Estimated cost to the Federal Government: The estimated 
budgetary impact of S. 459 is shown in the table on the 
following page. Some of the authorizations in S. 459 are for 
``such sums as may be necessary.'' For the purpose of this 
estimate, CBO has projected the authorizations and outlays for 
those programs under two different sets of assumptions. In one 
case, we have projected future-year appropriations at the 1997 
funding level. In the other, we have adjusted the 1997 
appropriation for projected inflation in subsequent years.
    For the purpose of this estimate, CBO assumes that all 
amounts authorized in S. 459 for fiscal years after 1997 would 
be appropriated by the start of each fiscal year and that 
outlays would follow the historical spending patterns for the 
Native American programs.

                                    [By fiscal year, in millions of dollars]                                    
----------------------------------------------------------------------------------------------------------------
                                                                   1997    1998    1999    2000    2001    2002 
----------------------------------------------------------------------------------------------------------------
                                        SPENDING SUBJET TO APPROPRIATION                                        
                                                                                                                
Spending under current law:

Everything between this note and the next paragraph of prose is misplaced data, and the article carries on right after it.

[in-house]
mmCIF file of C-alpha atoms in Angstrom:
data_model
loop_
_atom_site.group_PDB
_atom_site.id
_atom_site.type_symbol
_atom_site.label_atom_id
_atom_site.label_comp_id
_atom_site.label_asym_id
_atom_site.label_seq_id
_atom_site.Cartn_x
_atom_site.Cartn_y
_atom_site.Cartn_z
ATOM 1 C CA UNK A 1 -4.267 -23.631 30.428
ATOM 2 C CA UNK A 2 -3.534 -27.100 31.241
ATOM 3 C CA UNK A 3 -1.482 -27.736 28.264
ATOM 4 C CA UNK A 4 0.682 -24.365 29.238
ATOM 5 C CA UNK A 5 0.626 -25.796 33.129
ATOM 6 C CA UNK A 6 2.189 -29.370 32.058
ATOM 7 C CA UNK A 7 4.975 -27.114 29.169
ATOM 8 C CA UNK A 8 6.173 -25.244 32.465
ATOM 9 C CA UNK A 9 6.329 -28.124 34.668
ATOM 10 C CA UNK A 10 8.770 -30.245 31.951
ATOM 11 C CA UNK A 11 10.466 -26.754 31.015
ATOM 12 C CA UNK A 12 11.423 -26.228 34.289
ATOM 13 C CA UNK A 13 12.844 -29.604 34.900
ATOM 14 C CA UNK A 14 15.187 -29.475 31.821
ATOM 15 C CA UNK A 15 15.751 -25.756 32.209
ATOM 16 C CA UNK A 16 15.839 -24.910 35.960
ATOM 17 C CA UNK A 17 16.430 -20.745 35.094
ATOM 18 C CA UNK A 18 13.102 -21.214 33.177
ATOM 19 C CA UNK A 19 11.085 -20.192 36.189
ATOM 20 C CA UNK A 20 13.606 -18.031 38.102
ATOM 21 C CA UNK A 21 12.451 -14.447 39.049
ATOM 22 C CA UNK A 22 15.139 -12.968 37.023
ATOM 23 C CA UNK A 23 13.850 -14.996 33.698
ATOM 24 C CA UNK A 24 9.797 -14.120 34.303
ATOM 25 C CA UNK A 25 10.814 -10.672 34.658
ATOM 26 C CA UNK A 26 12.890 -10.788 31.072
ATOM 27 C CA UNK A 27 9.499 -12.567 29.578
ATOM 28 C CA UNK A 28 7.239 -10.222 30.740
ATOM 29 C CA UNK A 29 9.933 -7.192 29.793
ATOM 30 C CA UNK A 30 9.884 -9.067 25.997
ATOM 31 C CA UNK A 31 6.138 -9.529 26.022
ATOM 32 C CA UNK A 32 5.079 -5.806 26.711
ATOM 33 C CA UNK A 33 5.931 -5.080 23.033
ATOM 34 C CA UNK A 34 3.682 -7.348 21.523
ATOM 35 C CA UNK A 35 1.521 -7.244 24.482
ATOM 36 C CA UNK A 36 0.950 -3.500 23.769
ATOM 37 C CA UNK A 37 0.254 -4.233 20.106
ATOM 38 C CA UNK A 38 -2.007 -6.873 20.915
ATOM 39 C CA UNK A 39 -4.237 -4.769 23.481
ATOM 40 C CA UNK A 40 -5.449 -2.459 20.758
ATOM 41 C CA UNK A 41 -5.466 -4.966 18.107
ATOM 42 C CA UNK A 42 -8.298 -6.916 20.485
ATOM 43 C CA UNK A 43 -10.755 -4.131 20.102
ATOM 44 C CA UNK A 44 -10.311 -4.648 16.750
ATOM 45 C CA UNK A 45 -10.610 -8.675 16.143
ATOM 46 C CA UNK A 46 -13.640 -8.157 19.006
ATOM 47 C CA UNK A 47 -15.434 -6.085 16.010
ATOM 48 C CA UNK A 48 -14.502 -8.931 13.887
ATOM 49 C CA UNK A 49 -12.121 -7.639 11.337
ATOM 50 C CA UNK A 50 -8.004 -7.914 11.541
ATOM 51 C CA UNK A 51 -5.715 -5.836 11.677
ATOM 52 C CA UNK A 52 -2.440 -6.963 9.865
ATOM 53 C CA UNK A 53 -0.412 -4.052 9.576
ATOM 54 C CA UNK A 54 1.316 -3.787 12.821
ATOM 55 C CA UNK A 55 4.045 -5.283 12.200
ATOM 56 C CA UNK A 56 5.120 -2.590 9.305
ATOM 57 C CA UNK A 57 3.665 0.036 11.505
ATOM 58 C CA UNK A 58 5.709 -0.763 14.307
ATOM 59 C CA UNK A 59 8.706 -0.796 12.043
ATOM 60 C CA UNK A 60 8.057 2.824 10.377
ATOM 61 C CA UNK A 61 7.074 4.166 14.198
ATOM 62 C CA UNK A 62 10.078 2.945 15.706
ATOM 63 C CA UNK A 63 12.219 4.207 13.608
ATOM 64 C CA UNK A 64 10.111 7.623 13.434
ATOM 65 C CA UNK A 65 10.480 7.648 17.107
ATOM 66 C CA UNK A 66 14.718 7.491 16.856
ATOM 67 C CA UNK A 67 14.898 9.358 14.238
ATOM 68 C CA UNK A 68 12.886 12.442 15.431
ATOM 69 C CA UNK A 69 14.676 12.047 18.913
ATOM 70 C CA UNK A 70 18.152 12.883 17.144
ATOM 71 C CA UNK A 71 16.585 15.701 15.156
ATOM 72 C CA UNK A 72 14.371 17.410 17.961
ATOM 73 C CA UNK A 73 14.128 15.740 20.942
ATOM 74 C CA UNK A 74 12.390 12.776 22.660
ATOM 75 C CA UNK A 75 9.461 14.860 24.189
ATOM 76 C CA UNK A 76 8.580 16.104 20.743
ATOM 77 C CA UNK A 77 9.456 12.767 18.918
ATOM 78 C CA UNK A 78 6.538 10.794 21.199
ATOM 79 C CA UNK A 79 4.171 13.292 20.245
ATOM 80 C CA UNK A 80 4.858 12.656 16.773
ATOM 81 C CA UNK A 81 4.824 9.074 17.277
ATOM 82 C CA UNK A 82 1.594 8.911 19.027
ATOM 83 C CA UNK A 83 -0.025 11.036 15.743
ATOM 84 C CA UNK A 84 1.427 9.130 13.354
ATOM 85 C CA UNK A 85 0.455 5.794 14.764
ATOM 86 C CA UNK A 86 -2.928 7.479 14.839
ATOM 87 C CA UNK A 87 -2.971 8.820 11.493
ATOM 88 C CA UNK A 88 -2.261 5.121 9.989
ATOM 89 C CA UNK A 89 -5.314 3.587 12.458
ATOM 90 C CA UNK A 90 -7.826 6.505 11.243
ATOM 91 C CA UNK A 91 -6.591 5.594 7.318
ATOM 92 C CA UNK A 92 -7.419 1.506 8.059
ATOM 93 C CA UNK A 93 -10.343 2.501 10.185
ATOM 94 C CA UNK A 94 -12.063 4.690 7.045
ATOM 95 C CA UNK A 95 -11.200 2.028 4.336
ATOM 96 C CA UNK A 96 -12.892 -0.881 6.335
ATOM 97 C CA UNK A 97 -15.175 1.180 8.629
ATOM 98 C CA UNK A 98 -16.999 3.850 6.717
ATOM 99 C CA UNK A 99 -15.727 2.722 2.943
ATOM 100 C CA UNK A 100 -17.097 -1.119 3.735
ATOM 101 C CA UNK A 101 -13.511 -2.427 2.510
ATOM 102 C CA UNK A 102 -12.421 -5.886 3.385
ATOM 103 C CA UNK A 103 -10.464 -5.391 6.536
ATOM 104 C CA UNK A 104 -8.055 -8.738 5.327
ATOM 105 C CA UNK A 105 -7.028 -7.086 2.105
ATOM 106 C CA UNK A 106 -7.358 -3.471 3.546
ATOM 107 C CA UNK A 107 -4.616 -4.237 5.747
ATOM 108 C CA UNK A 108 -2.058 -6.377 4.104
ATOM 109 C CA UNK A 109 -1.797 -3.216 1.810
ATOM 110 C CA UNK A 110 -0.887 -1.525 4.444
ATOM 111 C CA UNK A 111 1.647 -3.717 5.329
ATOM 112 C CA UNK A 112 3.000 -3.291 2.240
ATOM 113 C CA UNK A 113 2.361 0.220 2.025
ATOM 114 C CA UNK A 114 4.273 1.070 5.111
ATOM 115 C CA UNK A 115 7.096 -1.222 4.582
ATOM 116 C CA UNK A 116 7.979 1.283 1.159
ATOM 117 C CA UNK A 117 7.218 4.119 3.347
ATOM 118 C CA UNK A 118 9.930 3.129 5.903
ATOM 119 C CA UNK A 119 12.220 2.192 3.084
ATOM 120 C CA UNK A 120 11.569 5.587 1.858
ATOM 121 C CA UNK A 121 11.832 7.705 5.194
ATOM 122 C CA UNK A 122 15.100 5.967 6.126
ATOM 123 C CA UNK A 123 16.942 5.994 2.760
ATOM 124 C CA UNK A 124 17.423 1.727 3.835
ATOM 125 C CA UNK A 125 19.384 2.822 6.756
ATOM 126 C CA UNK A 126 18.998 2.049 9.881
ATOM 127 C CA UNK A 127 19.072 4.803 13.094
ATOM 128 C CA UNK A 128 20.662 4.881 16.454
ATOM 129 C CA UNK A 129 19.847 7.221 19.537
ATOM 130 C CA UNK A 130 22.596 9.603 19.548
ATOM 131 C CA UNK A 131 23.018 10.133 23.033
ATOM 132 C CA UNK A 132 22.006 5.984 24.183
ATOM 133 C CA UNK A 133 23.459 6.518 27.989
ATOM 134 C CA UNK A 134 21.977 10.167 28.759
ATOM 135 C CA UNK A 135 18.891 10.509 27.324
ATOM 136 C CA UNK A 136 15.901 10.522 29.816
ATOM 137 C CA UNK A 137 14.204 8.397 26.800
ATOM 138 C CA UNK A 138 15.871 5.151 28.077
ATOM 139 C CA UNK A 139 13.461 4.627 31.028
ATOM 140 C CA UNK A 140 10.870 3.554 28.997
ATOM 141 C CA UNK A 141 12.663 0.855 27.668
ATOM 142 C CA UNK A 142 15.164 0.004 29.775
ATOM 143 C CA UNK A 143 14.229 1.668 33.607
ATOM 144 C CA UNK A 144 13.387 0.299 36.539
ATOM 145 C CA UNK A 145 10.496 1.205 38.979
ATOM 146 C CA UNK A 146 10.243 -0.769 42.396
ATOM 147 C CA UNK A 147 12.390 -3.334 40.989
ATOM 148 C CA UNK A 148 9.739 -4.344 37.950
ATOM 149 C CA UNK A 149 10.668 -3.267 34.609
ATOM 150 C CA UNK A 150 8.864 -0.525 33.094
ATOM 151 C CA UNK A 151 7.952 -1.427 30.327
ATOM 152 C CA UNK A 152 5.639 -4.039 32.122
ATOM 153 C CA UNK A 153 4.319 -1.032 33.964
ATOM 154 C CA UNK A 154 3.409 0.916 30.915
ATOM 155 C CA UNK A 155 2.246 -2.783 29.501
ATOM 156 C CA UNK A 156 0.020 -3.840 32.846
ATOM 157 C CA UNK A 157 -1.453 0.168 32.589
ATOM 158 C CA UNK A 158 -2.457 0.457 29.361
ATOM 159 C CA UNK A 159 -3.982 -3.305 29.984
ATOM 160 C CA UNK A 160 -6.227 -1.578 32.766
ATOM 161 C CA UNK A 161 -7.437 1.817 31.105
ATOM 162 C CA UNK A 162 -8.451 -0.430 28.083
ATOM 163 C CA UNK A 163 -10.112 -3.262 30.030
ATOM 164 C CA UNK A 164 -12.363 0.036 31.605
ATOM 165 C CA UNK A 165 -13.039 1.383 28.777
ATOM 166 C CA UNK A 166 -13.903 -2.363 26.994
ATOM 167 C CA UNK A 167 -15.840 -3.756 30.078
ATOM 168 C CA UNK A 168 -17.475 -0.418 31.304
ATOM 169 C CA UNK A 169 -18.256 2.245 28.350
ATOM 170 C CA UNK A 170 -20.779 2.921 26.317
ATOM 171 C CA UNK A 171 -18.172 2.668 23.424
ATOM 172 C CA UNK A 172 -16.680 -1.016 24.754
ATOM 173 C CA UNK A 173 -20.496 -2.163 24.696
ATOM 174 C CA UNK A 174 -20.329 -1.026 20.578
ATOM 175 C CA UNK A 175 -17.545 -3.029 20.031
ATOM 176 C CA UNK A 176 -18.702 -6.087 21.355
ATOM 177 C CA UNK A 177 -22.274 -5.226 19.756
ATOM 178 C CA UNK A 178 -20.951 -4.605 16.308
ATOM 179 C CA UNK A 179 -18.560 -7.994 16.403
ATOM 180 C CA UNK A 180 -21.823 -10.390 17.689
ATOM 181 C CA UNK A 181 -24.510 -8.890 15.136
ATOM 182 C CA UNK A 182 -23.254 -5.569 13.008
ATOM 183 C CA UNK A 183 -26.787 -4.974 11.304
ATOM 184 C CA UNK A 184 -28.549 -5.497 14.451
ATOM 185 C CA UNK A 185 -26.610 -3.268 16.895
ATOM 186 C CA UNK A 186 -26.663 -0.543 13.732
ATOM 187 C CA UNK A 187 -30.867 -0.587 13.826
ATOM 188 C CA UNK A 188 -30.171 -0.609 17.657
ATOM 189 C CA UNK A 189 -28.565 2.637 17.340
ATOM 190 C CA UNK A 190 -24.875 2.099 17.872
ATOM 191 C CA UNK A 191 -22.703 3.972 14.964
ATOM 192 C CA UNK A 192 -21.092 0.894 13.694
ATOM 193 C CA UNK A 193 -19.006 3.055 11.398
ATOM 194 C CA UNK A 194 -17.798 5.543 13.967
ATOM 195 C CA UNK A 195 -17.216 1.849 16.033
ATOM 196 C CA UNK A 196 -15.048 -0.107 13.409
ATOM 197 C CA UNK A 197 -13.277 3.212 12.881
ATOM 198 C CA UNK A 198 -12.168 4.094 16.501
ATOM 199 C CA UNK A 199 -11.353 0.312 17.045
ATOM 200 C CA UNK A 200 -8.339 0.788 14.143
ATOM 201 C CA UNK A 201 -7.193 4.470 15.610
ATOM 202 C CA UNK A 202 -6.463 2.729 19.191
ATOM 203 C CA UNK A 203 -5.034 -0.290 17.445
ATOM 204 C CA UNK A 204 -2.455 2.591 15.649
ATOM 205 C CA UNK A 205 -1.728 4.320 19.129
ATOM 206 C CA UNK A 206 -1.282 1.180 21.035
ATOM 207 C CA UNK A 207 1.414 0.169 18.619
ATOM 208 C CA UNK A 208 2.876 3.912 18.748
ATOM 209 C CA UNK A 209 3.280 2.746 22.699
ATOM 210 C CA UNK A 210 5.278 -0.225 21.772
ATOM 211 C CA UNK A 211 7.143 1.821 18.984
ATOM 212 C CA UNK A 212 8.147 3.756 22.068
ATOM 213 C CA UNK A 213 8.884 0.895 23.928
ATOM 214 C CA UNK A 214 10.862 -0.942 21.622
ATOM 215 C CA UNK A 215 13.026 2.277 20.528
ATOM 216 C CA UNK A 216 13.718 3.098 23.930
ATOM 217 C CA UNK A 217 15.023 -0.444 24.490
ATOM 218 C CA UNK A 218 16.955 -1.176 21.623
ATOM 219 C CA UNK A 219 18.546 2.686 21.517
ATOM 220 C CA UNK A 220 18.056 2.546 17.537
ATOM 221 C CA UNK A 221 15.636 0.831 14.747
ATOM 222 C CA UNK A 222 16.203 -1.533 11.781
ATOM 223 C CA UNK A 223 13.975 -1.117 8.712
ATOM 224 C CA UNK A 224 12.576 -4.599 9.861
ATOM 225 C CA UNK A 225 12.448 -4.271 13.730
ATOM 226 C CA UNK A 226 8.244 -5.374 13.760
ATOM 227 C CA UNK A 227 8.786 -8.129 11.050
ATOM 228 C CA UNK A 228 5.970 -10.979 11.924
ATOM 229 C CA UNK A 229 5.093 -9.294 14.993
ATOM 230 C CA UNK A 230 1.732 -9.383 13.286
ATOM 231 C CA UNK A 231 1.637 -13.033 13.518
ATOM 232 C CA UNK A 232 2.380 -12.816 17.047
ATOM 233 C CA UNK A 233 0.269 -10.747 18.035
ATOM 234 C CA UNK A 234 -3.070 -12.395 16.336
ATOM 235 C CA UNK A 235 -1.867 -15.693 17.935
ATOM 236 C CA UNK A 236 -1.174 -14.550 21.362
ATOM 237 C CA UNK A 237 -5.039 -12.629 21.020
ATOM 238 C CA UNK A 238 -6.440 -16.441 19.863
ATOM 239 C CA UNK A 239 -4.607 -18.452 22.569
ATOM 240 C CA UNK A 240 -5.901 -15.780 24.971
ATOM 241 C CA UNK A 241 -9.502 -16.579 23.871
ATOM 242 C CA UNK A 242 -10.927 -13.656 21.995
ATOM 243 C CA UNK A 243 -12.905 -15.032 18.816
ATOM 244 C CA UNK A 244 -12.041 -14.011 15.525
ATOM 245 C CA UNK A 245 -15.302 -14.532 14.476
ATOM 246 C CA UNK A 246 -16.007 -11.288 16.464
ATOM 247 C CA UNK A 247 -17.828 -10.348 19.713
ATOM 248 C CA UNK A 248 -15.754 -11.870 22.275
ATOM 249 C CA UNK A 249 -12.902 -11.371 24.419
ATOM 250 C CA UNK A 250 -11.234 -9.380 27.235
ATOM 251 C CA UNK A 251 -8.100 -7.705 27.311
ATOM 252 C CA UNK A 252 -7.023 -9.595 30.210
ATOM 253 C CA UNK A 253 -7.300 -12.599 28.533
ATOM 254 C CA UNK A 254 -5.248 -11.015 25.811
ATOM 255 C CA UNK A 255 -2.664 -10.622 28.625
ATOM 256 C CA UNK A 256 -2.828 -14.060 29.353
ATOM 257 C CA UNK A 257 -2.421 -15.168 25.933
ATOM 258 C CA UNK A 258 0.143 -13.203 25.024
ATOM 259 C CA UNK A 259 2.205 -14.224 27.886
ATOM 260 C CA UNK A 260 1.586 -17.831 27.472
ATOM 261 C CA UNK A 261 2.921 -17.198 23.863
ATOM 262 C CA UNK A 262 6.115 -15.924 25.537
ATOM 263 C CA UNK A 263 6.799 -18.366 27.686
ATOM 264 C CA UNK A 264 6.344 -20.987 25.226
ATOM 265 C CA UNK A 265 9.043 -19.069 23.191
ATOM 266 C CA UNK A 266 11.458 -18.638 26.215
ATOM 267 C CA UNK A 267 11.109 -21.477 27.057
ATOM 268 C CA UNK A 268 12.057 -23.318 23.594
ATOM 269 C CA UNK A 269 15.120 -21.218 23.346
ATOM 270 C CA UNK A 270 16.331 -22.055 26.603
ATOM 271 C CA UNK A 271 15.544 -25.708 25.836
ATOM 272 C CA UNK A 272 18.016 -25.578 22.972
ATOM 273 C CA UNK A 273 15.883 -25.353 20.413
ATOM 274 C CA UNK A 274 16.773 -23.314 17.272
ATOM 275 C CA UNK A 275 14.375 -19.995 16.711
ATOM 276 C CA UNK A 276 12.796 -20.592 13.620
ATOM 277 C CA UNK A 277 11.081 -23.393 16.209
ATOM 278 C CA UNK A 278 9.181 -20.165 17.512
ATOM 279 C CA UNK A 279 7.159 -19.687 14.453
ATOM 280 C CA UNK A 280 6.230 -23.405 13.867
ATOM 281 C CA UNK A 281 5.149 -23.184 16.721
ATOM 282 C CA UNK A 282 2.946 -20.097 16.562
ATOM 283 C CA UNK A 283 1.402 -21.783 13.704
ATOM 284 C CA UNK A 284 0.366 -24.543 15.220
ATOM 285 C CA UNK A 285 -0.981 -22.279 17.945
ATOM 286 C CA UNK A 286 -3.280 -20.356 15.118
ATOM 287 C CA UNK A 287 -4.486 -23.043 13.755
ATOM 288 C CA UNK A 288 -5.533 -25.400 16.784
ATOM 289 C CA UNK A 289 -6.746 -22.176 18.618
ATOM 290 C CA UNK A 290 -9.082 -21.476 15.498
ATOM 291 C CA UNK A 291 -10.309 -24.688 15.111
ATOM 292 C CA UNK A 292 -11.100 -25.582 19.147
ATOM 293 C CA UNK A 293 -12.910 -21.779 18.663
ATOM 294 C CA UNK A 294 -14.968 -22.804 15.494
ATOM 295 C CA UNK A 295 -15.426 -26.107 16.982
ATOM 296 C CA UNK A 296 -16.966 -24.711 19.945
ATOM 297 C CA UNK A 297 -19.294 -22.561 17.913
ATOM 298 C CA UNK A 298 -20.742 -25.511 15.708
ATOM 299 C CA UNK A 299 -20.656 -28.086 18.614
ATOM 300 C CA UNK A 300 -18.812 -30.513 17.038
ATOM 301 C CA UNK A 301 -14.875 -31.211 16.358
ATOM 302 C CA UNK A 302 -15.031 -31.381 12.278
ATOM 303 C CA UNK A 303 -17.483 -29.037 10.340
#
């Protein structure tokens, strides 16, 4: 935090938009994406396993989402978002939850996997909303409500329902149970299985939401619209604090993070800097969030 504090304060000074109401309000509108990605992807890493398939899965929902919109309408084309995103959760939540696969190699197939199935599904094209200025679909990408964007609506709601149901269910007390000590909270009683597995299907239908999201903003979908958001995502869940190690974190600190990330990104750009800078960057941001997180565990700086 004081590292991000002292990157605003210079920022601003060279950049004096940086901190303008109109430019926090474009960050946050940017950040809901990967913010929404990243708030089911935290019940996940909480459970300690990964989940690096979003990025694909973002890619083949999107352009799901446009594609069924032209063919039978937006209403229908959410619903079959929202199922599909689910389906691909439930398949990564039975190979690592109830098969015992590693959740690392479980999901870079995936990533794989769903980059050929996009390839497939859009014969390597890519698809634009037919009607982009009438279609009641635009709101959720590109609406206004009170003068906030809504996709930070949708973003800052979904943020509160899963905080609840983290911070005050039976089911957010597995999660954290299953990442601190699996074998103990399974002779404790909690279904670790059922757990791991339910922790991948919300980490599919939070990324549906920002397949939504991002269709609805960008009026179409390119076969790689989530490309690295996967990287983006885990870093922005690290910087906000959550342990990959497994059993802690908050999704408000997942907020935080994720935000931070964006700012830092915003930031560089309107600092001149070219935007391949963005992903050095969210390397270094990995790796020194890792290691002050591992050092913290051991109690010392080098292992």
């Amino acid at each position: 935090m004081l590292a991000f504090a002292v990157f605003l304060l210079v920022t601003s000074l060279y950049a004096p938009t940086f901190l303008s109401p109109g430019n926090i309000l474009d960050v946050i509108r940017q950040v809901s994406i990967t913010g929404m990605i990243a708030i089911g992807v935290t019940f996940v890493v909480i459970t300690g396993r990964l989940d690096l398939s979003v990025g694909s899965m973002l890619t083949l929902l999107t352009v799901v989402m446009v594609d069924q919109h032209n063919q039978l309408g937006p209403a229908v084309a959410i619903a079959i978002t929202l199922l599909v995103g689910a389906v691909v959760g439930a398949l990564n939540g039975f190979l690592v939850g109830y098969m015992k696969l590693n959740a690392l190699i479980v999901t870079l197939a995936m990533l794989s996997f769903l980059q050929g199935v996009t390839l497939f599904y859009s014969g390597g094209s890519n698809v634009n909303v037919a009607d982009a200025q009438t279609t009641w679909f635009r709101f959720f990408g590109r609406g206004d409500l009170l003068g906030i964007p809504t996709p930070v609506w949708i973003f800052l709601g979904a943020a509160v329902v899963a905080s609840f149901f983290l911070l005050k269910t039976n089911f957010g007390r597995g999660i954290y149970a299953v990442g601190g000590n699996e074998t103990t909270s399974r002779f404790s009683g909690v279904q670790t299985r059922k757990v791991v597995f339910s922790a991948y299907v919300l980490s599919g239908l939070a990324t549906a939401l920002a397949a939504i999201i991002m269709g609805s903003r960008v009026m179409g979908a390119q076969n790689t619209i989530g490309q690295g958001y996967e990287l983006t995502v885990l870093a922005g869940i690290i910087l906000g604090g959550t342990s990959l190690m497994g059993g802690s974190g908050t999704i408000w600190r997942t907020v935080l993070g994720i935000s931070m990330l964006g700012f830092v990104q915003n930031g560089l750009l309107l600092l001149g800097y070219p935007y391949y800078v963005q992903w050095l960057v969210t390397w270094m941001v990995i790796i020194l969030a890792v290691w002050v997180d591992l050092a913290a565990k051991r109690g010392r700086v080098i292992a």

Budget authority............................................      35  ......  ......  ......  ......  ......
    Estimated outlays...........................................      36      27       6       1       0       0
``Such sums'' authorizations projected at the 1997 level:                                                       
    Proposed changes:                                                                                           
        Authorization level.....................................       5      39      38      38  ......  ......
        Estimated outlays.......................................       0      10      35      38      30       7
    Spending under S. 459:                                                                                      
        Authorization level \1\.................................      39      39      38      38       0       0
        Estimated outlays.......................................      36      37      41      39      30       7
``Such sums'' authorizations adjusted for inflation:                                                            
    Proposed changes:                                                                                           
        Authorization level.....................................       5      40      40      41  ......  ......